This year’s Indie List offers a snapshot of some of Canada’s biggest production companies firing on all cylinders before the domestic screen industry was upended by a crisis of unparalleled magnitude. While 2020 is about survival, recovery and adapting to the “new normal,” the hope is that 2021 could see a return to these levels. Though, with so many variables at play, it could be years before a full recovery.
In this feature:
*Playback gives you the full analysis and reports on the biggest takeaways
*The Indie List directory features the Top 30 Canadian prodcos based on production spend
*AMPLIFIED profiles: deep dive into Indie List companies
There aren’t too many ways to dress it up: the COVID-19 pandemic has been utterly devastating for the domestic industry.
But while the past seven months have been economically disastrous, the worst appears to be over: a significant number of Canadian projects have returned to production, and more look poised to do so following the unveiling of a short-term solution to the insurance issue that has plagued the domestic sector.
However, a full recovery will take months, if not years, and getting the Canadian production sector back to “where it was” will be an uphill climb.
It will be tricky for another reason, too: calendar 2019 set a high benchmark. Across the country, Canadian production volume rose to $3.22 billion, just shy of the $3.31-billion record set in 2017. In many cases, the companies that thrived in 2019 – those that solidified their foundations, entered new lines of business, diversified their content offerings and forged new partnerships – look poised to bounce back quickest in a sector that has experienced neck-jarring turbulence since March.
Among the biggest climbers on this year’s list is 9 Story Media Group, which saw its total indie production budget skyrocket to $148.2 million in 2019, from $101.2 million the year prior, thanks in part to strategic acquisitions of Bali, Indonesia-headquartered BASE and New York’s Out of the Blue. While 9 Story has expanded through a combination of organic and acquisitive growth, other notable climbers Shaftesbury and Muse Entertainment took on additional productions that saw their respective tallies reach record levels. Shaftesbury hit a whopping $108 million, up from $86.2 million the year prior, as copros Departure, The Sounds and Dead Still joined ongoing series Hudson & Rex, Frankie Drake Mysteries and the ever-present Murdoch Mysteries. Muse had an equally busy slate in 2019, with around 14 MOWs primarily produced for the U.S. market joining scripted series Coroner, recently greenlit to a third season by CBC and scooped up by U.S. network The CW.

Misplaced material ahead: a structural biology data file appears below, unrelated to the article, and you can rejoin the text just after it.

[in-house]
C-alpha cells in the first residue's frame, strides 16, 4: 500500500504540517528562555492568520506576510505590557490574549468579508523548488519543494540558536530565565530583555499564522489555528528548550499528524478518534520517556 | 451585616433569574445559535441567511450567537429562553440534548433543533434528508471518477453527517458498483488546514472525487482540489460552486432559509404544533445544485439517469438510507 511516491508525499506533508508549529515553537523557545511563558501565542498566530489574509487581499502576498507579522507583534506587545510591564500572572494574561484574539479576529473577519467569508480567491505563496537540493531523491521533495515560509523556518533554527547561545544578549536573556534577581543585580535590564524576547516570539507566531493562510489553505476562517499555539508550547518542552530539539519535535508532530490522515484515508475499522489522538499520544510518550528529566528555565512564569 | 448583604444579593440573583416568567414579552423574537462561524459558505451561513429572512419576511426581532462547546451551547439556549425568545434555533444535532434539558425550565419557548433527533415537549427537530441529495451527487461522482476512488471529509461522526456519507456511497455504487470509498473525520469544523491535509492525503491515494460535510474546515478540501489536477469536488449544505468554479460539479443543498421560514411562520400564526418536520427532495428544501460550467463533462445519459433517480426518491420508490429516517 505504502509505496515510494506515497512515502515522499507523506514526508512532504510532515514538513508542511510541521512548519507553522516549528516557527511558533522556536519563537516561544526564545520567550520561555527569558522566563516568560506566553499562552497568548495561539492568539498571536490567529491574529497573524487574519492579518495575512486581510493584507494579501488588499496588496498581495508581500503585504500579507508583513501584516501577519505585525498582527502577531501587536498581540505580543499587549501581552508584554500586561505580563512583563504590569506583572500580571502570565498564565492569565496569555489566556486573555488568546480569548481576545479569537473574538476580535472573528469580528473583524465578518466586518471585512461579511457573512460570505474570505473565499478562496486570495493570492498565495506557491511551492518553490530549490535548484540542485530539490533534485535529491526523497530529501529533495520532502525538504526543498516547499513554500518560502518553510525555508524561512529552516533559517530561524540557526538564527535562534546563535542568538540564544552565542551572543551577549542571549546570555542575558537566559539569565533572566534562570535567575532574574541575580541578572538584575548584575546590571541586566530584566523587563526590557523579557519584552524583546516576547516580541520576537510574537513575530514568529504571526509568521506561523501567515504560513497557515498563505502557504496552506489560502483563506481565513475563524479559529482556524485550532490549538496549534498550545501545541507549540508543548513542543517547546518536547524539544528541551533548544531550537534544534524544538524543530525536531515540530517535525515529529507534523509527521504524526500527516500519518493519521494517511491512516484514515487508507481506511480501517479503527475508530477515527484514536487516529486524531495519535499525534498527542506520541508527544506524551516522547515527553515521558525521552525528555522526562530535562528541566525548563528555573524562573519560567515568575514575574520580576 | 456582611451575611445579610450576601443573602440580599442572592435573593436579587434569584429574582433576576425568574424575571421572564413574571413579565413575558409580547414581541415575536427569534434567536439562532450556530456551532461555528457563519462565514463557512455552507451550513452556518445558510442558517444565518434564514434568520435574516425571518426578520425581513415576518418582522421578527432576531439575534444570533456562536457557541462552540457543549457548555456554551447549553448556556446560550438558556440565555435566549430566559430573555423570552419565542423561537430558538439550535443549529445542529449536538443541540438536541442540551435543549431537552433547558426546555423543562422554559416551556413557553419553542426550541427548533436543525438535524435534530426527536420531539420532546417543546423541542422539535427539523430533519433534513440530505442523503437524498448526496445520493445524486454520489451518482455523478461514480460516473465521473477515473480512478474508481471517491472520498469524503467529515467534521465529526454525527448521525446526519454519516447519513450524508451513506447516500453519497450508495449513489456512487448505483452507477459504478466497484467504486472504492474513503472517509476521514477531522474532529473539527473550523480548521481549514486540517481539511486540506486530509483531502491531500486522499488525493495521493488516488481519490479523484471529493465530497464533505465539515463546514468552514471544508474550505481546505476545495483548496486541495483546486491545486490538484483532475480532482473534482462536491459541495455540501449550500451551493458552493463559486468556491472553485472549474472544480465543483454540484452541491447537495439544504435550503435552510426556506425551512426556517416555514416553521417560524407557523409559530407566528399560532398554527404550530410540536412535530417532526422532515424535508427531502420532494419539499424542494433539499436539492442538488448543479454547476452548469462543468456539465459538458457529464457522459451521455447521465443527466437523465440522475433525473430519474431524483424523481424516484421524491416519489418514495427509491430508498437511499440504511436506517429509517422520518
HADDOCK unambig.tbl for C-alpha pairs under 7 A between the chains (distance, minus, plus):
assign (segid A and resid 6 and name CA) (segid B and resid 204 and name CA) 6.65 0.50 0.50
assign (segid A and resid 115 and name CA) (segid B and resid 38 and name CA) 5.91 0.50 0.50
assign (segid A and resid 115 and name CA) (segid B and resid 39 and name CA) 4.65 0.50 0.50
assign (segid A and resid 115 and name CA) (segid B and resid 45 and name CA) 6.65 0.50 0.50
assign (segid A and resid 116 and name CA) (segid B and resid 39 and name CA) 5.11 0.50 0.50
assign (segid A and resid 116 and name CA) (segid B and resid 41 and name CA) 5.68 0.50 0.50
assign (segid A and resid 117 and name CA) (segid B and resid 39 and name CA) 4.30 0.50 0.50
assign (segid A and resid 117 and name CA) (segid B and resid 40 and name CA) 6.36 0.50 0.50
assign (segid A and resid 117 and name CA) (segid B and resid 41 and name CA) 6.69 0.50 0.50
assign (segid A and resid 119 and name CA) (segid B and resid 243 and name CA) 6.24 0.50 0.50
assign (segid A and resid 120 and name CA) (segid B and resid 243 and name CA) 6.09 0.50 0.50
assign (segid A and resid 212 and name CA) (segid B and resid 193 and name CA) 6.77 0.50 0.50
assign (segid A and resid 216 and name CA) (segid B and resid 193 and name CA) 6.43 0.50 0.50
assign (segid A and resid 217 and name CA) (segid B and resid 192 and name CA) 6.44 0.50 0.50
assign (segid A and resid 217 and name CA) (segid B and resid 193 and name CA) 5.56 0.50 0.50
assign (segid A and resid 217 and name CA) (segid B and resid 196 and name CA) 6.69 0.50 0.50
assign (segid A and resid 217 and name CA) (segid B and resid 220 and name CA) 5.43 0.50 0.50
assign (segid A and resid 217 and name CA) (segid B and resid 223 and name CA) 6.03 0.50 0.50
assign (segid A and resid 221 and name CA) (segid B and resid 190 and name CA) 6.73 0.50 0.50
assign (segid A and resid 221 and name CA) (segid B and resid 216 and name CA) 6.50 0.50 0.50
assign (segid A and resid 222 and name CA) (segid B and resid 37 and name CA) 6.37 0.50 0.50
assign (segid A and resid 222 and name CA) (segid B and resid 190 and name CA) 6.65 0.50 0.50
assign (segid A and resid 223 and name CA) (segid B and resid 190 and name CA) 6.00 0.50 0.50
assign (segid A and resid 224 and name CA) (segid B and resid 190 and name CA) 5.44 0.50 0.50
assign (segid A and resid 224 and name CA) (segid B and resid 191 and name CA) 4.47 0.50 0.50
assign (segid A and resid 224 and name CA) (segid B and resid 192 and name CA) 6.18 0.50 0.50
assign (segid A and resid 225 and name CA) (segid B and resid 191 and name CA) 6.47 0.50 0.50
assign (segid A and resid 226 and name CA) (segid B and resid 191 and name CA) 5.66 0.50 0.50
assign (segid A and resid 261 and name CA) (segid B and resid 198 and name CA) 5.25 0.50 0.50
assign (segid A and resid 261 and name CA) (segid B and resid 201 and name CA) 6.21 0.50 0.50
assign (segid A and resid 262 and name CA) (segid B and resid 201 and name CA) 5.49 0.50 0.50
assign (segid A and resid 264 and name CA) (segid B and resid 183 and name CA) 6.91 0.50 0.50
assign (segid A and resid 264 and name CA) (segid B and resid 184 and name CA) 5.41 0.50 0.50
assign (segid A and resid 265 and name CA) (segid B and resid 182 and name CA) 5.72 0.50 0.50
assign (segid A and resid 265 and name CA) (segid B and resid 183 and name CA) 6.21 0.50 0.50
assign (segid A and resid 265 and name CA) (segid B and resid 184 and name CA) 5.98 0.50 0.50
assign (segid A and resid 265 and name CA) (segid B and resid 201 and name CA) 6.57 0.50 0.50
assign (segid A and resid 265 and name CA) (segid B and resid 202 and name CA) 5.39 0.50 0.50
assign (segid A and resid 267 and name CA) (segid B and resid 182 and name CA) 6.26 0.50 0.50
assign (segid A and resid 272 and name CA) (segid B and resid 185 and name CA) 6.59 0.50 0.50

Rise and fall of production supergroups
This year’s Indie List confirmed there’s a new powerhouse production group on the scene.
Sphere Media (#7), formerly known as DATSIT Sphere, saw its production spend rise to $87.4 million in 2019, up from $67.9 million the year prior. A large portion of that production can be attributed to its subsidiary Sphere Media Plus, producer of the CTV medical drama Transplant, which was the subject of a high-profile acquisition by NBC. And while production numbers are sure to be down across the board in next year’s Indie List, Sphere Media’s production capabilities have been significantly expanded through its acquisitions of Sienna Films and BGM in March. Both of those companies were acquired from another prominent production group, Kew Media, which collapsed in spectacular fashion earlier this year.
One place up the list is another large production group, Boat Rocker Media (#6). The parent company to prodcos such as Insight Productions, Proper TV and Temple Street Productions – racked up $93.1 million in total budgets across titles including Big Brother Canada, The Great Canadian Baking Show, The Amazing Race Canada and The Next Step, in addition to $39.1 million in service production.